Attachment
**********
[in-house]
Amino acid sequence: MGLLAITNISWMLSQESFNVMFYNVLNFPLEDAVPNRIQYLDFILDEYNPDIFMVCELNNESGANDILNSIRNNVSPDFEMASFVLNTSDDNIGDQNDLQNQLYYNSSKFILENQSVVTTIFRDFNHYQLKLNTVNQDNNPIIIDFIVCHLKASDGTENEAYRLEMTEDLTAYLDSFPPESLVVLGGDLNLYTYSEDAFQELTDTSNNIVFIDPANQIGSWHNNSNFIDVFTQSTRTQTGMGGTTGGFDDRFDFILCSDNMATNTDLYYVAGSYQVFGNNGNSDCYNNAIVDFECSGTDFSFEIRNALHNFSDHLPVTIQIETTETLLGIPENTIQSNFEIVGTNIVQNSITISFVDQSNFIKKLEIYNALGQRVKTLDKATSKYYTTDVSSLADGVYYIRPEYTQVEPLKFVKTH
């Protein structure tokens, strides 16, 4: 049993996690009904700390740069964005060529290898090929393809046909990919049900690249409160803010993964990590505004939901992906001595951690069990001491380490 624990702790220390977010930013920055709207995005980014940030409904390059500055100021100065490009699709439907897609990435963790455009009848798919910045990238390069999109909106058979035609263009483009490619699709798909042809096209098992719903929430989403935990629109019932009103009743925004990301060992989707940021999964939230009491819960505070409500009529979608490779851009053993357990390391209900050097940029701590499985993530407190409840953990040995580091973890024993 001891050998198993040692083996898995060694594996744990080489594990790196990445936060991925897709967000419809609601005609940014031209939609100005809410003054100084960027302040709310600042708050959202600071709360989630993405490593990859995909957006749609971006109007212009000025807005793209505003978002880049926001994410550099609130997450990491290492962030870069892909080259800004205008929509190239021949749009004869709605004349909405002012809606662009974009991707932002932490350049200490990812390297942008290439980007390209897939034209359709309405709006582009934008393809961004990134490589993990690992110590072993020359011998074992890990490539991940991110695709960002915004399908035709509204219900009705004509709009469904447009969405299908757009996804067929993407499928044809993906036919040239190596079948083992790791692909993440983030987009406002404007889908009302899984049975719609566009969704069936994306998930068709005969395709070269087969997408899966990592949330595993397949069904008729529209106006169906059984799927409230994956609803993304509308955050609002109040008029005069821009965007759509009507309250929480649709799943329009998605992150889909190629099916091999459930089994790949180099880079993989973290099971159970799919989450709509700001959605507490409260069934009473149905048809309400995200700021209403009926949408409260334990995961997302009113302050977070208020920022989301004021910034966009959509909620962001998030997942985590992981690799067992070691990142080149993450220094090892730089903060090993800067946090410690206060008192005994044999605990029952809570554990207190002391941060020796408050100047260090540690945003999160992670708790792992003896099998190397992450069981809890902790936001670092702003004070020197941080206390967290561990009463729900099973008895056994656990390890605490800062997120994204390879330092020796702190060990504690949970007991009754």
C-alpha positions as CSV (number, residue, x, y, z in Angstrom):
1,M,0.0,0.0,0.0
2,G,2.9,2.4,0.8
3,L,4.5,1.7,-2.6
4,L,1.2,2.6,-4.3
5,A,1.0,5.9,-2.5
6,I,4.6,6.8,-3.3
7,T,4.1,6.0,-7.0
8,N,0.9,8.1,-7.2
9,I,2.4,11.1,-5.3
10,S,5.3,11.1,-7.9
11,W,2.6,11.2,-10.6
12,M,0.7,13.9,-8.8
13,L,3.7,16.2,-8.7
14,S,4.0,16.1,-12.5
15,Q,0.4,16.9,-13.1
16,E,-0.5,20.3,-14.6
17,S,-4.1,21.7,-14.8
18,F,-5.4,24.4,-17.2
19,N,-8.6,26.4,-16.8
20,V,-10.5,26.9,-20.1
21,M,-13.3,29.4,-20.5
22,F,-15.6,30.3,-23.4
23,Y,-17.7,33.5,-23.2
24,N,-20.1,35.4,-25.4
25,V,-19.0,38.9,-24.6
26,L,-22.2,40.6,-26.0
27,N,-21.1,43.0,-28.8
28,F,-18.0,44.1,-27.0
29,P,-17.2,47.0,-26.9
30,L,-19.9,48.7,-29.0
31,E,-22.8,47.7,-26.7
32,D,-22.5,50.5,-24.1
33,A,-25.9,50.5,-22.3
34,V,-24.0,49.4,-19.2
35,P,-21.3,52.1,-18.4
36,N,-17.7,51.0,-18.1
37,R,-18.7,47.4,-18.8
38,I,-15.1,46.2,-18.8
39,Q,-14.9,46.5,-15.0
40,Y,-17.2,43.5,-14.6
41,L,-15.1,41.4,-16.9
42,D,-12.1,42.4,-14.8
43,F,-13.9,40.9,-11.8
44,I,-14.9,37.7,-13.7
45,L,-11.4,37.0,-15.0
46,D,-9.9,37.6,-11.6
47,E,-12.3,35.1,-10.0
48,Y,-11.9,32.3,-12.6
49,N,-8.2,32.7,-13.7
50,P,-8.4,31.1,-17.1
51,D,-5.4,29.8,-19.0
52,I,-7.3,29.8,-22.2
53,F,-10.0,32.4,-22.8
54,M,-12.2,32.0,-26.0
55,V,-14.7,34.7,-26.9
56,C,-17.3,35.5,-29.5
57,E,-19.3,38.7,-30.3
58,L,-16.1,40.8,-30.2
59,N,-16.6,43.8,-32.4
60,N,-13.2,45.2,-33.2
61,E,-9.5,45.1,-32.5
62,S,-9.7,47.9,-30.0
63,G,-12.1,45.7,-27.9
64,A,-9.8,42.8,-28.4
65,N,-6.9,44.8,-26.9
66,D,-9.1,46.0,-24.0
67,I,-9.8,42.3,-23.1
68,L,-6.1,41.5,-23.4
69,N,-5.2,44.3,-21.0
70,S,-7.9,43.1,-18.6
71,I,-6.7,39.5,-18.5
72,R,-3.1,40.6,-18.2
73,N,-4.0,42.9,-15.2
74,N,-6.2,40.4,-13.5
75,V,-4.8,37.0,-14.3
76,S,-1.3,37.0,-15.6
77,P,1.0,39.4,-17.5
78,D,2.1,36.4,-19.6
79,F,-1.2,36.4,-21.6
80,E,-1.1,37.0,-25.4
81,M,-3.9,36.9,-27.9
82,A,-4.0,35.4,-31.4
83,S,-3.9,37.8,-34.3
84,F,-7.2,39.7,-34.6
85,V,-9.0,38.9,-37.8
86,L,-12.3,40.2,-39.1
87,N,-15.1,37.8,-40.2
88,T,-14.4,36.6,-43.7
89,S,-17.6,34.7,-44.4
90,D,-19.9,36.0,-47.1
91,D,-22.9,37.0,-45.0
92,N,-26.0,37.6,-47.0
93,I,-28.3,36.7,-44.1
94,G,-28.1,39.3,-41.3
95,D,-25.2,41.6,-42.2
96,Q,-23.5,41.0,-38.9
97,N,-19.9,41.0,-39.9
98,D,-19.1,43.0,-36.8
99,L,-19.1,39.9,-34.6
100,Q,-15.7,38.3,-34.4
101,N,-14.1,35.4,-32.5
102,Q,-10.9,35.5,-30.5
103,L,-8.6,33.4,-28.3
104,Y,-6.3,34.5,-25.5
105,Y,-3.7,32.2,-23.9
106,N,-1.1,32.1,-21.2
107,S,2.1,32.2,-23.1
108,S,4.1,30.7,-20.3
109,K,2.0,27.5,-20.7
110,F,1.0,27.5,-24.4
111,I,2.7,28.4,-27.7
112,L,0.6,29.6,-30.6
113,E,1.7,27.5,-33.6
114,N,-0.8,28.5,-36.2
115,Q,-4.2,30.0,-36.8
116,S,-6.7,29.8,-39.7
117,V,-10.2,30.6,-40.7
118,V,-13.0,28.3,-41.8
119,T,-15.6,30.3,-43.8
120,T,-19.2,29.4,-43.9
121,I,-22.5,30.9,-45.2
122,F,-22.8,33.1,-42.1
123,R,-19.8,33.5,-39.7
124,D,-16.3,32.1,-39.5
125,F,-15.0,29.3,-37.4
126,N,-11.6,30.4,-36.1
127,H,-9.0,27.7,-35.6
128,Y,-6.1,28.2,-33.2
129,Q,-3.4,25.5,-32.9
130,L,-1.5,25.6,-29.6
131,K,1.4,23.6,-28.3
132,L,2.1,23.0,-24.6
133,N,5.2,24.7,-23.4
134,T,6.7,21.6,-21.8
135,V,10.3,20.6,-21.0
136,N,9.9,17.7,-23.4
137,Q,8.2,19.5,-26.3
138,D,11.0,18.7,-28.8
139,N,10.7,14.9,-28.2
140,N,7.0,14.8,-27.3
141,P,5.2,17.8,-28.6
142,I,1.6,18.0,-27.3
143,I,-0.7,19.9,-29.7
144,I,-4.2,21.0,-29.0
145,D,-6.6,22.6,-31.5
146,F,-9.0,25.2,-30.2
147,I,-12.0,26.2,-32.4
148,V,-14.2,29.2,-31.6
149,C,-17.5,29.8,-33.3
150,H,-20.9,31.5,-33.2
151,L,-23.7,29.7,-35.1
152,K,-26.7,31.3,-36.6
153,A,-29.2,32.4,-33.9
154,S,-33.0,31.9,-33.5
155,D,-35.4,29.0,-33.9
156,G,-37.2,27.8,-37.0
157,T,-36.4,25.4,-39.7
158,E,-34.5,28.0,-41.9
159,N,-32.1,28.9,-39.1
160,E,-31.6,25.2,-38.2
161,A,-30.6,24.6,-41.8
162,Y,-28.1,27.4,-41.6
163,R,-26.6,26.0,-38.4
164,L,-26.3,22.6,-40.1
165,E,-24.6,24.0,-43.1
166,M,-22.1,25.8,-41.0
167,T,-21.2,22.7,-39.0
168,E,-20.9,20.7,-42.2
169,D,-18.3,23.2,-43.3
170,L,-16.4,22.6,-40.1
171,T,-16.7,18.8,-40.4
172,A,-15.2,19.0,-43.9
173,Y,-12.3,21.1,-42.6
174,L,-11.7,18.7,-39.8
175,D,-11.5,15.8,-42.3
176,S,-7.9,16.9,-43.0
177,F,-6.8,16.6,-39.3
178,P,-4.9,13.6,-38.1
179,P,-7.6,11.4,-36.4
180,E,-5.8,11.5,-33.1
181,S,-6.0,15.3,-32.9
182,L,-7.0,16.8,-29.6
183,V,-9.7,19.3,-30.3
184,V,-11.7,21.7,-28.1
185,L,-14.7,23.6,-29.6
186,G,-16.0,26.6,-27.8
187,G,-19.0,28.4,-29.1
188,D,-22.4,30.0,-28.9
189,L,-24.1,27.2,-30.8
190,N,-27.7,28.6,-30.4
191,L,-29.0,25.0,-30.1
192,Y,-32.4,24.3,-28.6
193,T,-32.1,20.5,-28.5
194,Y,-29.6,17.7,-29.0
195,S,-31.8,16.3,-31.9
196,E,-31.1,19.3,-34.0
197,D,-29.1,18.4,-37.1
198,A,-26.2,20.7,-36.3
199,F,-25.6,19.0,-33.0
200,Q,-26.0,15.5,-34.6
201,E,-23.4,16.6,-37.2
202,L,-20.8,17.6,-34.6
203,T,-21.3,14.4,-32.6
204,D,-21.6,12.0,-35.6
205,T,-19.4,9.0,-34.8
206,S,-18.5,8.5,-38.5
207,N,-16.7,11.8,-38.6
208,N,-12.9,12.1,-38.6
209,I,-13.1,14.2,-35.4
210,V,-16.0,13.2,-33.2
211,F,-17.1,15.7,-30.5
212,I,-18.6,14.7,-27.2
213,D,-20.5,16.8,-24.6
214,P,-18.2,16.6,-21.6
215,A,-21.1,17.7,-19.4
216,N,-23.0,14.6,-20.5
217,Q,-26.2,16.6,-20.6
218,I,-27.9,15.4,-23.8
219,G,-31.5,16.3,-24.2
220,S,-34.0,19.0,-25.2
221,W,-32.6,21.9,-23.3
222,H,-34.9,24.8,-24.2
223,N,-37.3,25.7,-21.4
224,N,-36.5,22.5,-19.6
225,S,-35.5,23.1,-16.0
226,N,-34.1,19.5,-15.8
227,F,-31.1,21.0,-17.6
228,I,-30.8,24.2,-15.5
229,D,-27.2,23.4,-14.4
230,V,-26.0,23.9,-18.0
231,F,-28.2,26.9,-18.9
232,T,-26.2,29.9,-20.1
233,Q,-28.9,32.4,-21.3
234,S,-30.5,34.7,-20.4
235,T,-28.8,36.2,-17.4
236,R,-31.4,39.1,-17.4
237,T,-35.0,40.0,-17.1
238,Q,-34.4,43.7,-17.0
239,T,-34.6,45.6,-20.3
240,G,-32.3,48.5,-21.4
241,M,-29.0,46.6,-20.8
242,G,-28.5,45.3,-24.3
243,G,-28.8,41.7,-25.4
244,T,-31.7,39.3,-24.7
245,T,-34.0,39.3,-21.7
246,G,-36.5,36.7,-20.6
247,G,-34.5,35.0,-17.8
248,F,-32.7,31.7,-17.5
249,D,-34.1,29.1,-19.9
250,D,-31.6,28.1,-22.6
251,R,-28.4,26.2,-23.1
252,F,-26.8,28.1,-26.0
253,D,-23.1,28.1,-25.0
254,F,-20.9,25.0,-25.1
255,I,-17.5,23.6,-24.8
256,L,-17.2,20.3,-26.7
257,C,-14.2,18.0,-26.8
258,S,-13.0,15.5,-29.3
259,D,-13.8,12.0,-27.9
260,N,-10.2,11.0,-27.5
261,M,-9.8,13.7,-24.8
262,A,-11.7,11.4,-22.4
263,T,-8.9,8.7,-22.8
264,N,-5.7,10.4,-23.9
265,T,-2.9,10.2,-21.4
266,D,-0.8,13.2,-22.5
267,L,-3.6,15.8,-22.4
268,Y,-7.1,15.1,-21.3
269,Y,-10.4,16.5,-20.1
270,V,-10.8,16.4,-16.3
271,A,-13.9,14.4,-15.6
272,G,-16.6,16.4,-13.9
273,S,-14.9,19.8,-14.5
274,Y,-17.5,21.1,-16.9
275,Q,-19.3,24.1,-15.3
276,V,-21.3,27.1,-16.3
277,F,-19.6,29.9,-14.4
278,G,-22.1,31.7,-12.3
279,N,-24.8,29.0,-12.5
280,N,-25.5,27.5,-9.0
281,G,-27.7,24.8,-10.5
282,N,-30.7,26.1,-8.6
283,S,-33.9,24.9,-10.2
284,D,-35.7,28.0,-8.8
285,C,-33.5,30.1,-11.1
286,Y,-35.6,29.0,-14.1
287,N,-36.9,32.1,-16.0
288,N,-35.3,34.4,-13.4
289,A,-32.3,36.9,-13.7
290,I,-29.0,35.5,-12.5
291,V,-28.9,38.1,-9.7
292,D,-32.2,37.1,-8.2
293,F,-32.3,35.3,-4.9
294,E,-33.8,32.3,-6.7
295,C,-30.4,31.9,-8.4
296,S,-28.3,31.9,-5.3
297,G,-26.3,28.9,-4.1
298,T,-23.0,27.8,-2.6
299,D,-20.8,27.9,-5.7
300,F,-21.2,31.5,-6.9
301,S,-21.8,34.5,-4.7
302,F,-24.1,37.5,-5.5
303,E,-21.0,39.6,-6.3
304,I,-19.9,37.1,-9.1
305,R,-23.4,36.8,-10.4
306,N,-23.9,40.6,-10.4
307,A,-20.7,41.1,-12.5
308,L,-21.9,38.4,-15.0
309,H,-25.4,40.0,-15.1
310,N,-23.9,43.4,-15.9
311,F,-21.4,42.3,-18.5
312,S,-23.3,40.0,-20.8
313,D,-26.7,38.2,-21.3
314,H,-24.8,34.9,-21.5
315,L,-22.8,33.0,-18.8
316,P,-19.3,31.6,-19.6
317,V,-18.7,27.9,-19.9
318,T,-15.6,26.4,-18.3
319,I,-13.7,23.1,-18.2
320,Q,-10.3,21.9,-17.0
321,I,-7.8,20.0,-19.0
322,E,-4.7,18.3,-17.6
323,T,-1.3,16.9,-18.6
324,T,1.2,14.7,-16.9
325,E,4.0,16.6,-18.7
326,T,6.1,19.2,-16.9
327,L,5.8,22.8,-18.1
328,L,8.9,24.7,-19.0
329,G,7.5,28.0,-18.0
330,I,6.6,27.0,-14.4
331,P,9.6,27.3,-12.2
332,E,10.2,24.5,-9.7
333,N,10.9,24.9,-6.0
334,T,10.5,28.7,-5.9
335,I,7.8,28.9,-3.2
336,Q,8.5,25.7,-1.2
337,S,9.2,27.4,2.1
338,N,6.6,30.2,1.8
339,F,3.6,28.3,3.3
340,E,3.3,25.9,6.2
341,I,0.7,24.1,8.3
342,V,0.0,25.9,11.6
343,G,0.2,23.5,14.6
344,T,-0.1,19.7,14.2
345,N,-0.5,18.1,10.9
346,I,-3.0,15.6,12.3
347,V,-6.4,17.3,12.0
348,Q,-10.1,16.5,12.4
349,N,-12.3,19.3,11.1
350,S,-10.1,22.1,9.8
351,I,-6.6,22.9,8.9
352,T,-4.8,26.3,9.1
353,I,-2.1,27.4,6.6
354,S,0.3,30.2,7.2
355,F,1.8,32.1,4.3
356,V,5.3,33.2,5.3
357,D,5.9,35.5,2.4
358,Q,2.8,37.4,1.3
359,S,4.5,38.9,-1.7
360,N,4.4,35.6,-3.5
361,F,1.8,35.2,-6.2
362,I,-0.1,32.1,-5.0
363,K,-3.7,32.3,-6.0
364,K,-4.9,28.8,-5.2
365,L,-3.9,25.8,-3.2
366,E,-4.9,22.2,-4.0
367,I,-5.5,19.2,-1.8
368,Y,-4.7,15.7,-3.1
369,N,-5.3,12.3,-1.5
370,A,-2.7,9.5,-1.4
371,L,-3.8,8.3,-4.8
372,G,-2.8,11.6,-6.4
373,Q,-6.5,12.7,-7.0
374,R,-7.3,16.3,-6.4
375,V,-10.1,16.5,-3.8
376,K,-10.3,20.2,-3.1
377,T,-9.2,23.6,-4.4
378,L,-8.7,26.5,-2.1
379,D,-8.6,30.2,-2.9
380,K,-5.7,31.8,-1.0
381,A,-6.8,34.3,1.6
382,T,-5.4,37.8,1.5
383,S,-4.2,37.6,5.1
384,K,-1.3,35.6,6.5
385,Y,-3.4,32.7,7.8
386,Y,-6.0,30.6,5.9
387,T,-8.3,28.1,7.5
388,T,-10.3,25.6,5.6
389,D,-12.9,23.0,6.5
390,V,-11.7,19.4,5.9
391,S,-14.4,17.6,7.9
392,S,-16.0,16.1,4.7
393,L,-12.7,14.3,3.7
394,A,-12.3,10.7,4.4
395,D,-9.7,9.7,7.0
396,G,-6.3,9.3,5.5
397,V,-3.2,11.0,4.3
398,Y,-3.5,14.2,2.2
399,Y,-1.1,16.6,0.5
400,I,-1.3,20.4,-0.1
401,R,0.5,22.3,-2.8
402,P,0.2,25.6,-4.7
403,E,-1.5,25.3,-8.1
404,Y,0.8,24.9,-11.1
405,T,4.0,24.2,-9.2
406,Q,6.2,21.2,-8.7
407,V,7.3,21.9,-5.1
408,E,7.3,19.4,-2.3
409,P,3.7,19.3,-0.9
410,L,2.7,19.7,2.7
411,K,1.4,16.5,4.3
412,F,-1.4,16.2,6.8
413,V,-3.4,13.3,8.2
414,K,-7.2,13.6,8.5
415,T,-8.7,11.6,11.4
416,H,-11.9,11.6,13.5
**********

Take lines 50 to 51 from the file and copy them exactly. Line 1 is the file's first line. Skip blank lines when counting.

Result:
46,D,-9.9,37.6,-11.6
47,E,-12.3,35.1,-10.0